by Karl Bode

When You're Competing Against Free, 'Usability Problems' Won't Help

from the why-buy-the-cow dept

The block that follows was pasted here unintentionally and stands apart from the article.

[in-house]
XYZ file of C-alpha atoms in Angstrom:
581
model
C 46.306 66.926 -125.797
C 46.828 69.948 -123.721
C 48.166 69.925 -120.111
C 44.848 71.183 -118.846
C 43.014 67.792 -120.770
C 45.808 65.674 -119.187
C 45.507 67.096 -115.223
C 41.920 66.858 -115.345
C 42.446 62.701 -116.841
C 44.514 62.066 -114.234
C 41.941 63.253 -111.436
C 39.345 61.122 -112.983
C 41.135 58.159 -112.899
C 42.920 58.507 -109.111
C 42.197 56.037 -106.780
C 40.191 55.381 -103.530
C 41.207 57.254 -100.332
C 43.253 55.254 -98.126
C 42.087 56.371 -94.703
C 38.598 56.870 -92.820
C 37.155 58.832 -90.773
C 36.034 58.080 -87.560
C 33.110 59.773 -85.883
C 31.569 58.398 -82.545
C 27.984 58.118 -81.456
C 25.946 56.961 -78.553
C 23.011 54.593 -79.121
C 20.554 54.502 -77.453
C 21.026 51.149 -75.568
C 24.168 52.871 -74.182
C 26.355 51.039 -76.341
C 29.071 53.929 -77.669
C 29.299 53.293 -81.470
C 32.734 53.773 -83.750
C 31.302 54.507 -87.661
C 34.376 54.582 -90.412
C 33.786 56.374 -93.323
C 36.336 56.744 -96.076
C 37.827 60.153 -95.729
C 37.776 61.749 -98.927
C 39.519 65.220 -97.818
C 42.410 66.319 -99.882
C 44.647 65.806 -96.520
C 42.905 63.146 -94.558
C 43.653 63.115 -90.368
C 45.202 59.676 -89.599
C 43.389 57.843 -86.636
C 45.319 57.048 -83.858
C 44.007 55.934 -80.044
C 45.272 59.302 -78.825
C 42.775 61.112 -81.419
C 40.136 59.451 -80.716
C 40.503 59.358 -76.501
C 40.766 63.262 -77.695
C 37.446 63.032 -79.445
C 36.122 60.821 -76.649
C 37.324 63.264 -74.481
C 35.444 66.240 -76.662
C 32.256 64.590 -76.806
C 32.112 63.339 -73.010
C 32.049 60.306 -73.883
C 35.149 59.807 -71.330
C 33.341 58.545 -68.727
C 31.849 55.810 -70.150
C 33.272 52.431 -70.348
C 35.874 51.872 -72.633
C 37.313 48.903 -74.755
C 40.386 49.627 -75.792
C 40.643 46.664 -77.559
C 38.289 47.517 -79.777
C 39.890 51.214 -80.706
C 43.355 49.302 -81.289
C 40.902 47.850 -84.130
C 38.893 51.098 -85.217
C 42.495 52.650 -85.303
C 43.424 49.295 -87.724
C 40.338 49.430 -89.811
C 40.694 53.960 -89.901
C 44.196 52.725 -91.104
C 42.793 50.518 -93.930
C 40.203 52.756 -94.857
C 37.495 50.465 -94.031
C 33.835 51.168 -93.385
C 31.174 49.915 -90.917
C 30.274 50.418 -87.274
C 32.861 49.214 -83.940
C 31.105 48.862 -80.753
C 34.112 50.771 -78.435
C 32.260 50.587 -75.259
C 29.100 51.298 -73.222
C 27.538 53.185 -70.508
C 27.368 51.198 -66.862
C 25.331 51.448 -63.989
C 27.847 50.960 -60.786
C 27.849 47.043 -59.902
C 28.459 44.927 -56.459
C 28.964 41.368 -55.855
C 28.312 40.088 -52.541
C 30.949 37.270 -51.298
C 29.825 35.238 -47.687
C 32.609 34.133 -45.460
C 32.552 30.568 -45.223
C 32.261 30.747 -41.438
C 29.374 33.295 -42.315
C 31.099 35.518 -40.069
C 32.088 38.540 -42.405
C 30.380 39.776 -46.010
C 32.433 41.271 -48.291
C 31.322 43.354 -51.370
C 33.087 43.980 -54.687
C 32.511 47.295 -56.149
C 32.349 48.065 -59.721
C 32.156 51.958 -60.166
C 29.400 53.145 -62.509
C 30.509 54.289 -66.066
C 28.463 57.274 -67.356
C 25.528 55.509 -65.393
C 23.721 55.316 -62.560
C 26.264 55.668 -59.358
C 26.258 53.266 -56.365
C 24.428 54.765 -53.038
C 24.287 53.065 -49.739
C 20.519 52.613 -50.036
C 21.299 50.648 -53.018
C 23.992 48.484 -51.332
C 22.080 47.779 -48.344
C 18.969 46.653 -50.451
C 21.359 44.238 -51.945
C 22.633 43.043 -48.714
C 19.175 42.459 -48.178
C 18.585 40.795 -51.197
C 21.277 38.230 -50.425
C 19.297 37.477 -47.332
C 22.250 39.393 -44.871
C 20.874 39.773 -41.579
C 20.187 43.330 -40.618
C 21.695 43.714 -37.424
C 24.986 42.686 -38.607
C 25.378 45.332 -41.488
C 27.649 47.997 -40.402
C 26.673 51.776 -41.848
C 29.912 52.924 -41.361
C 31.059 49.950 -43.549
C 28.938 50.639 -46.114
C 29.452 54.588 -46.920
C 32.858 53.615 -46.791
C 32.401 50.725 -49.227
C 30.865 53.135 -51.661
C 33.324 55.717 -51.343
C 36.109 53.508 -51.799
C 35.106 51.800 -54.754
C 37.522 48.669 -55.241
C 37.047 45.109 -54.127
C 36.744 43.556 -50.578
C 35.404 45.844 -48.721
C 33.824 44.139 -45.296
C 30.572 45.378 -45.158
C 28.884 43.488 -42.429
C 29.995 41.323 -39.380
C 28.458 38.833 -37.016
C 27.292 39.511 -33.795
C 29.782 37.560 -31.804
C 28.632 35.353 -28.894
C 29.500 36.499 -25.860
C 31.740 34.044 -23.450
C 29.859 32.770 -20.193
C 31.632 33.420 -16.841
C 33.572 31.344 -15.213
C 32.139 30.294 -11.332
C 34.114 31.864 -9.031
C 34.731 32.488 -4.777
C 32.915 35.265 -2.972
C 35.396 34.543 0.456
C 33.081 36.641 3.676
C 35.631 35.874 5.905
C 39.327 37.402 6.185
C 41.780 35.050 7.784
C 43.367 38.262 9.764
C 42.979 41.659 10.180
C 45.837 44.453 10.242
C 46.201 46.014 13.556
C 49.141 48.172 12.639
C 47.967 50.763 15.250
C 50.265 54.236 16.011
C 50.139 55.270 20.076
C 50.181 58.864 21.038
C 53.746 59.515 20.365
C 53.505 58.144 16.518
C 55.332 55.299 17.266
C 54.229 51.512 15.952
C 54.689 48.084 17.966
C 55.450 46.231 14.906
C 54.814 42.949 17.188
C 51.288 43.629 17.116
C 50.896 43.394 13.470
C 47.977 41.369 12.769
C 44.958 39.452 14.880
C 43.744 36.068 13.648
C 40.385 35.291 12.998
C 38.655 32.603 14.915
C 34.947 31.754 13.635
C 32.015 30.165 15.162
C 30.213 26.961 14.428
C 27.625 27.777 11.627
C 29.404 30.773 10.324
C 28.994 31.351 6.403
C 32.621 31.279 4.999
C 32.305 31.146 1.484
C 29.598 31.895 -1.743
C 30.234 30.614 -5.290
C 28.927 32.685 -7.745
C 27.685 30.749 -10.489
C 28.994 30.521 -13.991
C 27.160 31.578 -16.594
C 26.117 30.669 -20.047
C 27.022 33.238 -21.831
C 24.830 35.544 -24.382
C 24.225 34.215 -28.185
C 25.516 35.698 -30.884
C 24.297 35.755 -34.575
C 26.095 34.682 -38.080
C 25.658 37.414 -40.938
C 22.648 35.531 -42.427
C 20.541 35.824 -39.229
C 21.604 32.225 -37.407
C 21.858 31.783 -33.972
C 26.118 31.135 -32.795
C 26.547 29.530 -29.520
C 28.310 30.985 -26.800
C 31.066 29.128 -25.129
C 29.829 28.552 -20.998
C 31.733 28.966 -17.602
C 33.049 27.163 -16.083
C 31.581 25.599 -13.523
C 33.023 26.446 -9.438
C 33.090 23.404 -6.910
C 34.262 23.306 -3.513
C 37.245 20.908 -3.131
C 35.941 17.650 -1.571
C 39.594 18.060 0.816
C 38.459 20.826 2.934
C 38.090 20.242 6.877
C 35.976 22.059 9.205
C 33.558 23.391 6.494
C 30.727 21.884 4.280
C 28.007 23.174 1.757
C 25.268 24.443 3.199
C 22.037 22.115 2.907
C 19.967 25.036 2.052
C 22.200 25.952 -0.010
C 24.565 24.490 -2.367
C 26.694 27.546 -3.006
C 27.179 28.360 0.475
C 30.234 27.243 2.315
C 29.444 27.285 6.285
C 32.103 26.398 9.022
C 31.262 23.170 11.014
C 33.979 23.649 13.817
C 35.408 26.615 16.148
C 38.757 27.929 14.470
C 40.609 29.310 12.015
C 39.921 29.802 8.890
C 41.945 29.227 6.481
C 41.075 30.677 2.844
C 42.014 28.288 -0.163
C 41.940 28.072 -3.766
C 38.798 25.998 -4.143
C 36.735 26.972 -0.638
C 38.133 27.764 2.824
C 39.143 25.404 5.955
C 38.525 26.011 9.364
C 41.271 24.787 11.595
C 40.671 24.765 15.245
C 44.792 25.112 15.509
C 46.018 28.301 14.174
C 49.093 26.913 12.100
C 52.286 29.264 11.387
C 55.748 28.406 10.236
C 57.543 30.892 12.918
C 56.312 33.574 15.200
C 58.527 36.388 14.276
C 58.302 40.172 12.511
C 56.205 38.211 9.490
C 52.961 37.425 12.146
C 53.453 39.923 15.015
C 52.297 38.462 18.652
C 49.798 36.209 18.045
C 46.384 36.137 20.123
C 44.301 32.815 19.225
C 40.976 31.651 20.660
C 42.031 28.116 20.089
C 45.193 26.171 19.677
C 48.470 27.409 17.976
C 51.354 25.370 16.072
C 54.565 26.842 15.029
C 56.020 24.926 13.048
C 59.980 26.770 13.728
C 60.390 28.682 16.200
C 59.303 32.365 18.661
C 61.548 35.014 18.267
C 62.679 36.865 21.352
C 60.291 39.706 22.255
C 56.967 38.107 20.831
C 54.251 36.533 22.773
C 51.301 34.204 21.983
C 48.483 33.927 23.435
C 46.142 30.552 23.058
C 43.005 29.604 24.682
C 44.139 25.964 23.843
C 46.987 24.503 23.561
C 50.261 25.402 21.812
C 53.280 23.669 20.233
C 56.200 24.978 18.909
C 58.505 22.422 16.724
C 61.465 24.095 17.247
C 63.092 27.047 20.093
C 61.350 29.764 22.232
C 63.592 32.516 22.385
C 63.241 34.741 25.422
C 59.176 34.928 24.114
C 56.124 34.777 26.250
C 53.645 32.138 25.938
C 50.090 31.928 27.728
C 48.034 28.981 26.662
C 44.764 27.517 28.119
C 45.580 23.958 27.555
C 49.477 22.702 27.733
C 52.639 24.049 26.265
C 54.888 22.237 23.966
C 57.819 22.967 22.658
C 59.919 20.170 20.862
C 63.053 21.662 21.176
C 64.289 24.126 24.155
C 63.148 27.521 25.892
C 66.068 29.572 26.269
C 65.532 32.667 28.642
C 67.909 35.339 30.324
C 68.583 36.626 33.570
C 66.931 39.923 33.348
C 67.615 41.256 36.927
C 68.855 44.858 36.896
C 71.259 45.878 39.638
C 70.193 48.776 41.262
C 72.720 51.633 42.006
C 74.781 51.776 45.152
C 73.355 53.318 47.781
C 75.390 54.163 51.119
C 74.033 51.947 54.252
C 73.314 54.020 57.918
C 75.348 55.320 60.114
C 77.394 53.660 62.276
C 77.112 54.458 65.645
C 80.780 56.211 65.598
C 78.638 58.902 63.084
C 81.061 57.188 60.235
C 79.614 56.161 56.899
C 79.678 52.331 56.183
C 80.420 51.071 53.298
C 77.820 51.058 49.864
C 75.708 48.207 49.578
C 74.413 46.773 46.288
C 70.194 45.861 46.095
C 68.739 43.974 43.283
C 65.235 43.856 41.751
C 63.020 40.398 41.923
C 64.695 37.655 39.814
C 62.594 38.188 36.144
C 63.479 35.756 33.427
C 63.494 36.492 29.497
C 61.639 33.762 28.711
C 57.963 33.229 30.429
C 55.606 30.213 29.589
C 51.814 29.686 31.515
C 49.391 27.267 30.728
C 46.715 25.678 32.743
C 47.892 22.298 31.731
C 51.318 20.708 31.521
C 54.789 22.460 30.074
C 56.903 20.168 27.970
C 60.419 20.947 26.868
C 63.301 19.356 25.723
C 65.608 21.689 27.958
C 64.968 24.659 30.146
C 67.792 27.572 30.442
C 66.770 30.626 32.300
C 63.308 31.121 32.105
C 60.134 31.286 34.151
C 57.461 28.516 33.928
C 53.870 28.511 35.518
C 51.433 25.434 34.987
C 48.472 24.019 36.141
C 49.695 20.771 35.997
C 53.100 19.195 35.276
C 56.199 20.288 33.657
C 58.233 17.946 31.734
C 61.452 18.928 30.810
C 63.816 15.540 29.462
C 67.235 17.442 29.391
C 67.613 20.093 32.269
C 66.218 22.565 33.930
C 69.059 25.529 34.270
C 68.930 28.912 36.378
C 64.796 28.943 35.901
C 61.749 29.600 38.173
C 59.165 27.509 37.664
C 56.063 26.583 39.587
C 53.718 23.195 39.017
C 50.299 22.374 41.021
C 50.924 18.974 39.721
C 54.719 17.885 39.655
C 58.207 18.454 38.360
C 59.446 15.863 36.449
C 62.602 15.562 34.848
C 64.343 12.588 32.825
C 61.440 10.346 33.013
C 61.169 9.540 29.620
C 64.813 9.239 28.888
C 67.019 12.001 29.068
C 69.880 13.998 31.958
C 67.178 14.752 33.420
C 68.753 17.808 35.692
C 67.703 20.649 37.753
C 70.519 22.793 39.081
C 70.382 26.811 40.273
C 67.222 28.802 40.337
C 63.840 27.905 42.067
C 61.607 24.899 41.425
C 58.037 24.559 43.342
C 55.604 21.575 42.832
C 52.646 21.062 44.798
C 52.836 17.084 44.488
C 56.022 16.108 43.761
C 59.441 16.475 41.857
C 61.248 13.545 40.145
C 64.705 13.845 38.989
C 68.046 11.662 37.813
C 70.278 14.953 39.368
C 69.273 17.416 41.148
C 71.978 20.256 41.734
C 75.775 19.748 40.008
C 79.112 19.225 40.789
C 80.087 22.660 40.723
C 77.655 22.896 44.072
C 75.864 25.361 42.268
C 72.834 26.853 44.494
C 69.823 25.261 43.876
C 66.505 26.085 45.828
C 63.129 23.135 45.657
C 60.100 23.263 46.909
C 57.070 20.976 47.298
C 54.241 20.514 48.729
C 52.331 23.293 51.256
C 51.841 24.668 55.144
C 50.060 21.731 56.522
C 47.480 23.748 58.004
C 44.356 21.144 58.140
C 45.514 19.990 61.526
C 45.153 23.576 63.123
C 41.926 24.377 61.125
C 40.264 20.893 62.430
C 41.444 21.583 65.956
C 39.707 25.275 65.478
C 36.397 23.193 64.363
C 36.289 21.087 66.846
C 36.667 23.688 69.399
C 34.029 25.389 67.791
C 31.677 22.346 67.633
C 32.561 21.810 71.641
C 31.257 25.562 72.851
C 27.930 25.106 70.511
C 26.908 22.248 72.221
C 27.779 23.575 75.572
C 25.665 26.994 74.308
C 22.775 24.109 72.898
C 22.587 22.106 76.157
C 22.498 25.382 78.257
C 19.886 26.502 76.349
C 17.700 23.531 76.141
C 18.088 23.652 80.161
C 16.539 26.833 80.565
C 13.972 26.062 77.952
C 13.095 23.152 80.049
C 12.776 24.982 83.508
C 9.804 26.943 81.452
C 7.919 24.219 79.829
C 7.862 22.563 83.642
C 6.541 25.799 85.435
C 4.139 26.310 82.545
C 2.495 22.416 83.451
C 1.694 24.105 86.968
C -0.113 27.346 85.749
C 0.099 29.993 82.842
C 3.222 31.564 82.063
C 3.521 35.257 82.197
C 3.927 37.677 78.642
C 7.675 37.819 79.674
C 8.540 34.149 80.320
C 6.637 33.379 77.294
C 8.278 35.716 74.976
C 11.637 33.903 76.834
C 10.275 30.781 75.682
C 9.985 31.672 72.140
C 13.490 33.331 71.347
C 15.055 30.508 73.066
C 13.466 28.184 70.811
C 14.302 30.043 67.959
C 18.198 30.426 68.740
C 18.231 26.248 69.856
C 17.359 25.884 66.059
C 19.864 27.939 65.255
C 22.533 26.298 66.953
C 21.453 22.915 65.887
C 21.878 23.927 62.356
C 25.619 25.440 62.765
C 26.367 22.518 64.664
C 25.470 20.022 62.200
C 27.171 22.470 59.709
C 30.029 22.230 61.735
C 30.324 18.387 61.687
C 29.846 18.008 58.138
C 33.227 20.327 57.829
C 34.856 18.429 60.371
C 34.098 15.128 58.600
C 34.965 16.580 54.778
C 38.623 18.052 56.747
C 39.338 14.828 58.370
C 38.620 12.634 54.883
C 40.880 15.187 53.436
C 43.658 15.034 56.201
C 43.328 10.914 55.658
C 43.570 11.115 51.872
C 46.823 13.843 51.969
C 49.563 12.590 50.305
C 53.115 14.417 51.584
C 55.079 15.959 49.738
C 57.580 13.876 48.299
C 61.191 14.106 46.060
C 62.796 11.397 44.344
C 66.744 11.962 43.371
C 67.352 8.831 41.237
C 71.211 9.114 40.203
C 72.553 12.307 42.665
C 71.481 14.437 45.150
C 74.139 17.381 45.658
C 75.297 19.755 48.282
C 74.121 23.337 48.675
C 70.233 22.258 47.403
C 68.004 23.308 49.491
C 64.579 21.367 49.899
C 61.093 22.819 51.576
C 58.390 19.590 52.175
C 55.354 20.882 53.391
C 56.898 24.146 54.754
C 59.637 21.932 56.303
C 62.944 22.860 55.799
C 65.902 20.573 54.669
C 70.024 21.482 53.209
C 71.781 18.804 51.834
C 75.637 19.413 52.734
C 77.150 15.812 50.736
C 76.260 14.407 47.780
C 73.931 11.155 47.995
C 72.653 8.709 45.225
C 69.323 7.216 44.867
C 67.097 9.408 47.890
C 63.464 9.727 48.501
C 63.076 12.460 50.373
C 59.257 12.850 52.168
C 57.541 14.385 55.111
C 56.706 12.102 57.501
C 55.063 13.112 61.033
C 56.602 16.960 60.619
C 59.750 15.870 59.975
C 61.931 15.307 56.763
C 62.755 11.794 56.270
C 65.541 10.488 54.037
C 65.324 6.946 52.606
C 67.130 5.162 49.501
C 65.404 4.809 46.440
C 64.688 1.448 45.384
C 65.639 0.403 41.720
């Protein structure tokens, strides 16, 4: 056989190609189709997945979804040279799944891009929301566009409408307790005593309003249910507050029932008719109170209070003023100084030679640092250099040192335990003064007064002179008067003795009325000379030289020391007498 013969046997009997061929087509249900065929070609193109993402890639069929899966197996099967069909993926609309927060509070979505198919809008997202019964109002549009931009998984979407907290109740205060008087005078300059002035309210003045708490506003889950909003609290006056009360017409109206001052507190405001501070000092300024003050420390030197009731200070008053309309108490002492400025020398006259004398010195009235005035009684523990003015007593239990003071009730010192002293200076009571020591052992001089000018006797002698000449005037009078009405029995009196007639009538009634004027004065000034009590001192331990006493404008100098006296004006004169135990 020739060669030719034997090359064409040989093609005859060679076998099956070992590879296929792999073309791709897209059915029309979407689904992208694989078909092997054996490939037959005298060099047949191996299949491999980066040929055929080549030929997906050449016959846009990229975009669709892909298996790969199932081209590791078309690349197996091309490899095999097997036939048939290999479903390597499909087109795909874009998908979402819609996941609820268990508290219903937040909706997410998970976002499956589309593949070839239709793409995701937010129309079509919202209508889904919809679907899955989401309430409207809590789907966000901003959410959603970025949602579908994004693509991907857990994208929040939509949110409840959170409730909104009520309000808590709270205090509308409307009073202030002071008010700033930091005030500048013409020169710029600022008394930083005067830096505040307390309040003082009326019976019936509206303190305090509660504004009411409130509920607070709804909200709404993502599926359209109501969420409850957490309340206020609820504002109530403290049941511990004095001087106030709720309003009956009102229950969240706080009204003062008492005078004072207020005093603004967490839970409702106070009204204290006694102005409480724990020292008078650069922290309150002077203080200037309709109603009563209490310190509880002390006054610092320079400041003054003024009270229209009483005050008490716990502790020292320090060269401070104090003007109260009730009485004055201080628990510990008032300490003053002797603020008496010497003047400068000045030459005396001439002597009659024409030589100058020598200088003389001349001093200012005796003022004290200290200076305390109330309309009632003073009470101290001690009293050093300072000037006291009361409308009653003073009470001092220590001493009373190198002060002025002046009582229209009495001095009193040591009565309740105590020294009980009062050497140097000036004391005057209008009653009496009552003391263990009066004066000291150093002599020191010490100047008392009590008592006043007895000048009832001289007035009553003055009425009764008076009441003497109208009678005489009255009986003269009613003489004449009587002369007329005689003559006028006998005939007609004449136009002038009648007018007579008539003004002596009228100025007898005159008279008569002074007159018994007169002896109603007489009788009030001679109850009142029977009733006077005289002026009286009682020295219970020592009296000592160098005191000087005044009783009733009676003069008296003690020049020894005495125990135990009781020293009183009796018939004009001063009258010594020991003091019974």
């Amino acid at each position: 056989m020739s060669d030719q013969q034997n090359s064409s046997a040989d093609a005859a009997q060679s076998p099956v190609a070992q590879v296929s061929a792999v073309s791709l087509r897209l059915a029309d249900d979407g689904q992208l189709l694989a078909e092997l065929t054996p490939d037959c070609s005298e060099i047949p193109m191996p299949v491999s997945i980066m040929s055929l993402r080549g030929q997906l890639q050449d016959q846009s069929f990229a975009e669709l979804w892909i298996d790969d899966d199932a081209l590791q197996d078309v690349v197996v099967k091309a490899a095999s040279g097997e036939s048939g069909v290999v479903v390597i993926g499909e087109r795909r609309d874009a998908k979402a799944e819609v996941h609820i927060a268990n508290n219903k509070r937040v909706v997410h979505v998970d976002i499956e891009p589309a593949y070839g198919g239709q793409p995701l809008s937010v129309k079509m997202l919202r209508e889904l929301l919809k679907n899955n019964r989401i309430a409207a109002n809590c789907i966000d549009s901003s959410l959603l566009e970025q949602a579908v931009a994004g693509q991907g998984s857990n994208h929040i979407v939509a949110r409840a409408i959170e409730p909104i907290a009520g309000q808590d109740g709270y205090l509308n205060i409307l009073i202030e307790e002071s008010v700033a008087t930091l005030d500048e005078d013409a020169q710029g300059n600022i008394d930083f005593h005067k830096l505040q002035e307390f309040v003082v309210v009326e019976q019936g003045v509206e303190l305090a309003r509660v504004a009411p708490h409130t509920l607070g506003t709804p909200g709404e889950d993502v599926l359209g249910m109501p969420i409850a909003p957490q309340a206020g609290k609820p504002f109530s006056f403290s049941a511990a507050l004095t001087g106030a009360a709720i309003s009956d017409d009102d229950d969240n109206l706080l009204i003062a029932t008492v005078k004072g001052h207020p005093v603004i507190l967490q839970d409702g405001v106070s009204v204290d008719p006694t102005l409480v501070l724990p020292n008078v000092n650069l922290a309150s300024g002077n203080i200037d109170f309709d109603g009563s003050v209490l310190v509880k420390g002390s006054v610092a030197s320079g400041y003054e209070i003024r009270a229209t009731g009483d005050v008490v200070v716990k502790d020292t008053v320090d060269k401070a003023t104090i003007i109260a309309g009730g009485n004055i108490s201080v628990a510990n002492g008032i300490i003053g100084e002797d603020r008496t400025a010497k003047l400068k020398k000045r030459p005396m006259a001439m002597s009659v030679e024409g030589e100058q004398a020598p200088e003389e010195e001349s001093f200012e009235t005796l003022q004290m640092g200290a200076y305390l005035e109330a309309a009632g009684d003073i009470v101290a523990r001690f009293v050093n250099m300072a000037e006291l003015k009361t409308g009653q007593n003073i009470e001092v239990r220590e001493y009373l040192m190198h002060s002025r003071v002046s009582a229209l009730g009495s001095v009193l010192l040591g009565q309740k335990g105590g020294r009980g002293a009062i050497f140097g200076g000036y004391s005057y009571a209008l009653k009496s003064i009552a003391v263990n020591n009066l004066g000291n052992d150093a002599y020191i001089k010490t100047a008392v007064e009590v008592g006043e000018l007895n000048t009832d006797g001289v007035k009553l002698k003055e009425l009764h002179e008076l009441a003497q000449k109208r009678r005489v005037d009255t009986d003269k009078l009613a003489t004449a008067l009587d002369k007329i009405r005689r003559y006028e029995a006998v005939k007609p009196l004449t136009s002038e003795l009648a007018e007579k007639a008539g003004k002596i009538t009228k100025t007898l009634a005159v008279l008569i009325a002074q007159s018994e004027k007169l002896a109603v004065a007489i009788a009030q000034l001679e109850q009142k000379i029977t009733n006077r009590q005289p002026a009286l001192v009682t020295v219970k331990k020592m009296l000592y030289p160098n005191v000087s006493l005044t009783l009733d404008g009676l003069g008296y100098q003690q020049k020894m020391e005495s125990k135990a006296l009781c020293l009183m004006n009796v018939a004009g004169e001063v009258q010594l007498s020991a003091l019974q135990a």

The boys over at BitTorrent have been forced into the role of adept politicans of late, as they try to cuddle up to the entertainment industry and prep for the launch of a legit video store. To shake off the piracy stigma, they've spent the year conducting an image makeover in the press, offering interviews to pretty much everybody. The legitimization effort has included such terminology tweaks as ditching the term "p2p" (they now call it "peer assisted" or "peer distributed"). That's why it's interesting to see BitTorrent creator Bram Cohen slamming DRM in an interview just ahead of the launch of a DRM-laden video store. "We're very concerned about the usability problems DRM introduces," insists Cohen, "and are educating our content partners about the lost commercial opportunity." In the same interview, Cohen admits a big chunk of the videos that will be offered at first will be Windows Media DRM protected. Investors should be thrilled: they've just doled out $20 million for a video store that plans to offer content with "usability problems", that only works on Windows, in a market where that same content is already available for free via their own software. On top of that, a growing number of ISPs have been throttling BitTorrent. Cohen's suggestion has been for ISPs to cache content on their networks instead of throttling traffic, but with so many ISPs also in the video business, it's unlikely they'll be motivated to cooperate.

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